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 In Depths of Ground Zero, Historic Notice Can't Wait

 February 8, 2004 By DAVID DUNLAP

History does not have to wait its customary half-century. Even now, the World Trade Center site merits inclusion on the National Register of Historic Places, according to a determination made on Friday by three government agencies. The agencies, the Lower Manhattan Development Corporation, the Federal Transit Administration and the Federal Highway Administration, did not actually nominate ground zero or place it on the register. But their finding would have much the same practical effect by requiring that, if possible, ways be found to avoid or reduce any damaging impacts that redevelopment might have on the site's historic nature. And that is considerable. "The surviving physical features at the site, including the large bathtub, slurry walls and the surviving bases of steel columns, convey the tragedy and destruction that took place on Sept. 11," the 19-page document concluded.

The National Park Service keeps the register, which now lists nearly 82,000 places. It does not ordinarily consider a property whose significance goes back less than a half-century, unless what happened there was of exceptional importance. (An example in Manhattan is the Stonewall Inn on Christopher Street, often called the birthplace of the gay civil rights movement because of an uprising by bar patrons during a police raid in 1969. It was added to the register 30 years later.)

In the case of the trade center, the agencies said there was already more than enough evidence of the exceptional importance of the terrorist attacks in United States history, including the "deaths of an unprecedented number of individuals in a single location resulting from foreign attacks on American soil." Kevin M. Rampe, the president of the Lower Manhattan Development Corporation, said the determination reflected his agency's overall approach to the site. "From the beginning, we've been committed to ensuring that the historic nature of the site is not only recognized, but preserved," Mr. Rampe said, "while at the same time restoring the site to its historic role as a center of commerce, as it was on Sept. 11."

While almost no one would dispute the historic nature of the attack, there has been considerable uncertainty and debate over the significance of the physical remains. Three months ago, in the face of a growing preservation campaign, the corporation required the finalists in the memorial competition to ensure that their designs would provide future visitors with access to the lowermost foundations of the twin towers. Earlier rules said only that the tower outlines, or footprints, should be made visible in the memorial design.

Remnants of the enormous steel columns that define the footprints were among the existing features highlighted in the new document. It also noted the presence of:

¶The towers' interior columns and elevator pits, pumps and drainage lines.

¶A heavily damaged stairway and escalator structure that once led up from Vesey Street to the trade center plaza and a pedestrian bridge leading to 7 World Trade Center.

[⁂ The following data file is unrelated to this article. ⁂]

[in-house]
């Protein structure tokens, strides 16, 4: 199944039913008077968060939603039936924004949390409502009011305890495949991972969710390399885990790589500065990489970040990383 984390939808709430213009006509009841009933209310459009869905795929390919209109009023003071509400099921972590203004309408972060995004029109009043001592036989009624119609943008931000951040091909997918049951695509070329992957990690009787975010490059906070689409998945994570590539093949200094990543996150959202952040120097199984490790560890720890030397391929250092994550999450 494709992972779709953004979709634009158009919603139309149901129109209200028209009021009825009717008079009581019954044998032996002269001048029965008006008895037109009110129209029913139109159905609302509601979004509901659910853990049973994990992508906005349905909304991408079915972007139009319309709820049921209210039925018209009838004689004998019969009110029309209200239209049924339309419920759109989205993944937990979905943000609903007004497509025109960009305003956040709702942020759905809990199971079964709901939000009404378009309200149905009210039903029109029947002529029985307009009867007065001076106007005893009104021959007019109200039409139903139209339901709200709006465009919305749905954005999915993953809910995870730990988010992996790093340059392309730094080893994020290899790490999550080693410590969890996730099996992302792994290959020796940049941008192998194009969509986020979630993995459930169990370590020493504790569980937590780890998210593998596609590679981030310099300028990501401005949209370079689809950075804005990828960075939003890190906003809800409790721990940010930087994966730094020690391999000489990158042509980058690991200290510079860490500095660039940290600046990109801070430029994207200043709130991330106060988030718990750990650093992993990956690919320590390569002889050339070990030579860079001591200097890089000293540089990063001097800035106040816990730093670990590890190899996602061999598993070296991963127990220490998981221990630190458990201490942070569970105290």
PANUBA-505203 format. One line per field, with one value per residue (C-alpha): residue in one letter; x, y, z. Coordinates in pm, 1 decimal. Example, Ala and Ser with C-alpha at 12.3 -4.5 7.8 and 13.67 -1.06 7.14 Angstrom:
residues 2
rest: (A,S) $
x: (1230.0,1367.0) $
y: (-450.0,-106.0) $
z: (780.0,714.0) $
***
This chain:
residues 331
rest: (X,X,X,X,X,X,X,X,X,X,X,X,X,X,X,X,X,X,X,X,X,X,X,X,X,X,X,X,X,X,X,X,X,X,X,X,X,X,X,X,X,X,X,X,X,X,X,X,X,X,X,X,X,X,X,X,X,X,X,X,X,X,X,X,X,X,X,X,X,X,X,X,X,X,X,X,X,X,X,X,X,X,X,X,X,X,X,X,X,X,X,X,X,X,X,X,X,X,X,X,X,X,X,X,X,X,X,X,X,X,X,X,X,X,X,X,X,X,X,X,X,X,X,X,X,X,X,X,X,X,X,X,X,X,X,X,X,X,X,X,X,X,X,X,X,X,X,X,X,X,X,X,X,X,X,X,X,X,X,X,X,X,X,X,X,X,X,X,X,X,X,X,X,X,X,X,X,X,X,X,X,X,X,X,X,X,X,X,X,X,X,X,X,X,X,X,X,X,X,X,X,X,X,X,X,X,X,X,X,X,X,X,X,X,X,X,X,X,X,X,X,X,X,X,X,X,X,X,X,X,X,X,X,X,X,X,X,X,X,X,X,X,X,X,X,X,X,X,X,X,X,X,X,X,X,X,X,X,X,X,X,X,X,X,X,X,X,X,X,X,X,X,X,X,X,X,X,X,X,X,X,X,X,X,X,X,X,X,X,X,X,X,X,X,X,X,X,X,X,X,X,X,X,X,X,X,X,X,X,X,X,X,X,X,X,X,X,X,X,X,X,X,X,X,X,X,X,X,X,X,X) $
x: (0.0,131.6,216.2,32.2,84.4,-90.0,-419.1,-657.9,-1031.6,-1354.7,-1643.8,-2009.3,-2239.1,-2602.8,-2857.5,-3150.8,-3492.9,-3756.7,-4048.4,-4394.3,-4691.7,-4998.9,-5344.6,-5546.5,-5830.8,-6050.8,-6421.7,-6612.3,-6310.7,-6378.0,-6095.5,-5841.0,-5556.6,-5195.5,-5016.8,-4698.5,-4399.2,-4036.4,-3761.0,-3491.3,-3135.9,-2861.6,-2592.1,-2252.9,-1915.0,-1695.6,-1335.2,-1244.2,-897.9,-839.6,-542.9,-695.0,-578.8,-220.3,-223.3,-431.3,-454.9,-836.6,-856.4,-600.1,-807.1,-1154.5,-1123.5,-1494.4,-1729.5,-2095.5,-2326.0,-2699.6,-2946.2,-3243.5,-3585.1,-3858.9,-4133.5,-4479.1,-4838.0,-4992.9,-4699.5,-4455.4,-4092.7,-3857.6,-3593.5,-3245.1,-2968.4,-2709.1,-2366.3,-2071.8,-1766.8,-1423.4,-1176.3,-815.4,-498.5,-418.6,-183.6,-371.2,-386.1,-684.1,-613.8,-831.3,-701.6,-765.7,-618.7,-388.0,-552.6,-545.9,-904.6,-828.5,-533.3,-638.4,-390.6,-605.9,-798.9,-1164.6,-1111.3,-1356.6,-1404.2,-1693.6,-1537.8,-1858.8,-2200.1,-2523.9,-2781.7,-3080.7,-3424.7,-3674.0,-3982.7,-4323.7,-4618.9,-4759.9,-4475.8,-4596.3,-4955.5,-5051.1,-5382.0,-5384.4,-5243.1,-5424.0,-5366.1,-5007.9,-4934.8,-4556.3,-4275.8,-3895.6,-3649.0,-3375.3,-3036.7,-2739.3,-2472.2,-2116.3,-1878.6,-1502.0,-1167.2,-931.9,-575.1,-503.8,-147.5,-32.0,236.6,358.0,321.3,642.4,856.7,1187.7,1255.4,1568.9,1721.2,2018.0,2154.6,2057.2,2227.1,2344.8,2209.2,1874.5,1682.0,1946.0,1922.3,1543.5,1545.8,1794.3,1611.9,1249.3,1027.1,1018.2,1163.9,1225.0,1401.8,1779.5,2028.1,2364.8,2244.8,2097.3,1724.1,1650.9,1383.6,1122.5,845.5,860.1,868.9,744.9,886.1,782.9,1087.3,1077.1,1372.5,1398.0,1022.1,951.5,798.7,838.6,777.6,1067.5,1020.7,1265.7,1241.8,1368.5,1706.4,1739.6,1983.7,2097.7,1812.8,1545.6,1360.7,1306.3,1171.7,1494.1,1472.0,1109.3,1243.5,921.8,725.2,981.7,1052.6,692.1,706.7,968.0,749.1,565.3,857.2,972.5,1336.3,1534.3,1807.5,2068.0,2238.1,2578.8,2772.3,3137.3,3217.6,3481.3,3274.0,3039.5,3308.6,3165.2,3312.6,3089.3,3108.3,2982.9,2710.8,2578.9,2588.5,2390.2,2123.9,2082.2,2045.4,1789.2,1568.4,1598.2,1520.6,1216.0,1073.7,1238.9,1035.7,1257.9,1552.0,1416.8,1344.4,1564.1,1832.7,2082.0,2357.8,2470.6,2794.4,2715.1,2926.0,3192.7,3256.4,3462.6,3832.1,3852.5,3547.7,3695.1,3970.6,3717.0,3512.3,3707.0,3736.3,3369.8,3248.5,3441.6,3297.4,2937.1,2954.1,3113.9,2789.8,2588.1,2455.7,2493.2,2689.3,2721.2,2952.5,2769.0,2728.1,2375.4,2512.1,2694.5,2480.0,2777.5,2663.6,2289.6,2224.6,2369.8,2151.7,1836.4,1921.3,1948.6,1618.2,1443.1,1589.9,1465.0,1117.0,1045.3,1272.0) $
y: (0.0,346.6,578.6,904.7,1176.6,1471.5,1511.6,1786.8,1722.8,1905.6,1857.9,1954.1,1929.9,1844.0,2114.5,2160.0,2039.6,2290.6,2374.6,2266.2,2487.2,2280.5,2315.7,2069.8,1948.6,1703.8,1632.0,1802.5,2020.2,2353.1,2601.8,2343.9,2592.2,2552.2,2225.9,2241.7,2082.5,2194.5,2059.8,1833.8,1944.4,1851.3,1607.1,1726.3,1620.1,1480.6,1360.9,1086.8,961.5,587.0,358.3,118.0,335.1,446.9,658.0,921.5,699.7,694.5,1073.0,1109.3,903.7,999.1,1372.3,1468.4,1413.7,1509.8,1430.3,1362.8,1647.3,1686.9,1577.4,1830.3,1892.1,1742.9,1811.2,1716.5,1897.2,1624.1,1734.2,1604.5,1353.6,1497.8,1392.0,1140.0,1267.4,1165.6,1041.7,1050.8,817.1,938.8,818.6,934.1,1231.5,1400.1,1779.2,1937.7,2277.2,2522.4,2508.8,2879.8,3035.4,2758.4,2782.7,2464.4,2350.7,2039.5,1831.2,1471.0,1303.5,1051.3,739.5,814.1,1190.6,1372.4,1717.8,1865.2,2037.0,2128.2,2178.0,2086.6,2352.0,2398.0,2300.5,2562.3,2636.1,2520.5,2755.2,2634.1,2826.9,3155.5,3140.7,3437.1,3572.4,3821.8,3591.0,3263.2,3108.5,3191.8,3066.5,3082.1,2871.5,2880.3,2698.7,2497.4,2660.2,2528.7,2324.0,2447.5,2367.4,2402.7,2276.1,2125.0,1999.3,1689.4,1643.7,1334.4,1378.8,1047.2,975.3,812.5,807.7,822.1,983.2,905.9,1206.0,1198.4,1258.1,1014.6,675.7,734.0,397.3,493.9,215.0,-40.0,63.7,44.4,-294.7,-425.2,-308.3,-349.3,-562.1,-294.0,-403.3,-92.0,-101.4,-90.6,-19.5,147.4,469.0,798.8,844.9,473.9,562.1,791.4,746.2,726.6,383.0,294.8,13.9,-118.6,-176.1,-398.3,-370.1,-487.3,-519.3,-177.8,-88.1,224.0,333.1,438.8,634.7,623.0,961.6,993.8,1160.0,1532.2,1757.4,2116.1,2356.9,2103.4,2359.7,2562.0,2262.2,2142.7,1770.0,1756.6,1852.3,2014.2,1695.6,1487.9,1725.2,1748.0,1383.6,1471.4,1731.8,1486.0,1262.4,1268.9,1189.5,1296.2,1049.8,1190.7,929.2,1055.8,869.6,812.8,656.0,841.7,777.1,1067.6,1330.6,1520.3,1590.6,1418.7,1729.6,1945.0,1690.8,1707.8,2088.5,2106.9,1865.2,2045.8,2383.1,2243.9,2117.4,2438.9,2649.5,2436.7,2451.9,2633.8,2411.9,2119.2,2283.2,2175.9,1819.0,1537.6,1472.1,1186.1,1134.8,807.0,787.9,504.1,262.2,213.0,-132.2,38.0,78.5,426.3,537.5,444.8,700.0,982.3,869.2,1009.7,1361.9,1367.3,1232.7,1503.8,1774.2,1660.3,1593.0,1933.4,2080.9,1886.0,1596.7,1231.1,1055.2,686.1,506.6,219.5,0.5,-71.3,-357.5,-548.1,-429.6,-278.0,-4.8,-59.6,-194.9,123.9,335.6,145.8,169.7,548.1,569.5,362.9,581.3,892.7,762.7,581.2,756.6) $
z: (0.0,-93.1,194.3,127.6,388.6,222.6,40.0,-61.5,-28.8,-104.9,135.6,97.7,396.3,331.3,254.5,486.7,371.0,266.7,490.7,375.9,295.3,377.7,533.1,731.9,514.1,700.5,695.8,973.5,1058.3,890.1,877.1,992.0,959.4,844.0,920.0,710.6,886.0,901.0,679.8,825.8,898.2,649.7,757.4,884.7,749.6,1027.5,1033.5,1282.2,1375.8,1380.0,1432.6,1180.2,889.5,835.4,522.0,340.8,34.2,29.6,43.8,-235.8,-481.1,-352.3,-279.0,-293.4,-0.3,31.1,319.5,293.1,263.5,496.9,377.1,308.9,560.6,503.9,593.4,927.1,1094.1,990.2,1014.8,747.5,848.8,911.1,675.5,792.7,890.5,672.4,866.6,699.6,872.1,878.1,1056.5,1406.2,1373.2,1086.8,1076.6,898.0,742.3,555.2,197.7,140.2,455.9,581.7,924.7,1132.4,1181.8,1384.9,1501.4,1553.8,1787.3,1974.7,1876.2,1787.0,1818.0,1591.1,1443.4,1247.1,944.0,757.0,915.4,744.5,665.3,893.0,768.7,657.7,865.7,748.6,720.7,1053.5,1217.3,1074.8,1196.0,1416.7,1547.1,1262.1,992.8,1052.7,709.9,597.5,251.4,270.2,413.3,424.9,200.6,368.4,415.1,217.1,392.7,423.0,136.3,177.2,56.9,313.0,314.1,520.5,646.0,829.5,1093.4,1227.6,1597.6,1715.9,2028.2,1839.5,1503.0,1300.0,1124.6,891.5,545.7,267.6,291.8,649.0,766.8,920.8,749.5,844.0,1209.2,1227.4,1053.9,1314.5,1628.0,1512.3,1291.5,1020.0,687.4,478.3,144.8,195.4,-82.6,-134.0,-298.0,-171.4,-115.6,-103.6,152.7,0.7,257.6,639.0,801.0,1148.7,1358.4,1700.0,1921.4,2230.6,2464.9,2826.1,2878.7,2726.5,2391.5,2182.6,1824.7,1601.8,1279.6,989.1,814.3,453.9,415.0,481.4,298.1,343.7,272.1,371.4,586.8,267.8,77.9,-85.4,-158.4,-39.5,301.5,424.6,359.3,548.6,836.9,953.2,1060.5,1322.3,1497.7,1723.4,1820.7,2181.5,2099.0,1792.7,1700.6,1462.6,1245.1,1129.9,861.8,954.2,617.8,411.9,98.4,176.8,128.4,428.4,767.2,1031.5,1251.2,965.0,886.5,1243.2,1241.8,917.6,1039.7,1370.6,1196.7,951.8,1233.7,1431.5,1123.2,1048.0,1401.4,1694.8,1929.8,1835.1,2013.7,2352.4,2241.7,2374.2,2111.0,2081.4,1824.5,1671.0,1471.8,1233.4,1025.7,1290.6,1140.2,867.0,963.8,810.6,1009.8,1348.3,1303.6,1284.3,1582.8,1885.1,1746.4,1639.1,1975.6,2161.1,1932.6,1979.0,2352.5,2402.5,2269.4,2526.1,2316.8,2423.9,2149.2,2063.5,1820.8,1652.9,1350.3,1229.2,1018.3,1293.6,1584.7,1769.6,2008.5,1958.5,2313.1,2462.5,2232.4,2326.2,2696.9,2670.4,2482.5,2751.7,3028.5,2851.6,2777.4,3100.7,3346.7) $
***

¶Vestiges of the 95-year-old terminal of the Hudson & Manhattan Railroad, predecessor of the PATH system, including two cast-iron tubes through which trains ran.

¶Parts of six floors of the underground parking garage, where smoke scars from the attack are still visible, and openings in the foundation wall that once led to the garage from ramps in the middle of West Street.

¶Holes for two pairs of pipes, with diameters of 60 inches and 66 inches, that were used to pump water between the Hudson River and the trade center's cooling system.

"Physical features surviving on the site that have structural, functional and material integrity retain their quality of association with the profound events of that day, as well as the post-Sept. 11 recovery effort," the document said. "Although buildings and infrastructure within the W.T.C. were destroyed and their ruins removed, the physical environment surrounding the W.T.C. site remains essentially as it was on Sept. 11."

The review is required by the National Historic Preservation Act for projects that receive federal financing. These include the permanent PATH terminal, the rebuilding of West Street-Route 9A and the overall planning by the development corporation, which is supported by a grant from the Department of Housing and Urban Development. More than 60 "consulting parties" - including relatives of those who died in the attack, city and state officials, three United States representatives, planners and architects, property owners and tribal representatives - are also participating.

They will have 30 days to comment, said Irene Chang, the vice president for legal affairs and counsel at the development corporation, after which the agencies will determine what adverse effects their projects might have on historical resources. One consulting party, the Coalition of 9/11 Families, raised objections to a Jan. 21 draft, which did not distinguish the boxlike perimeter columns from other structural remains. Apparently in response, the final version described the "box beam column footings that outline the space where the twin towers stood." Ms. Chang also said the final document included a greater discussion of precolonial history of the site, at the request of the Shinnecock and Delaware Indian nations.

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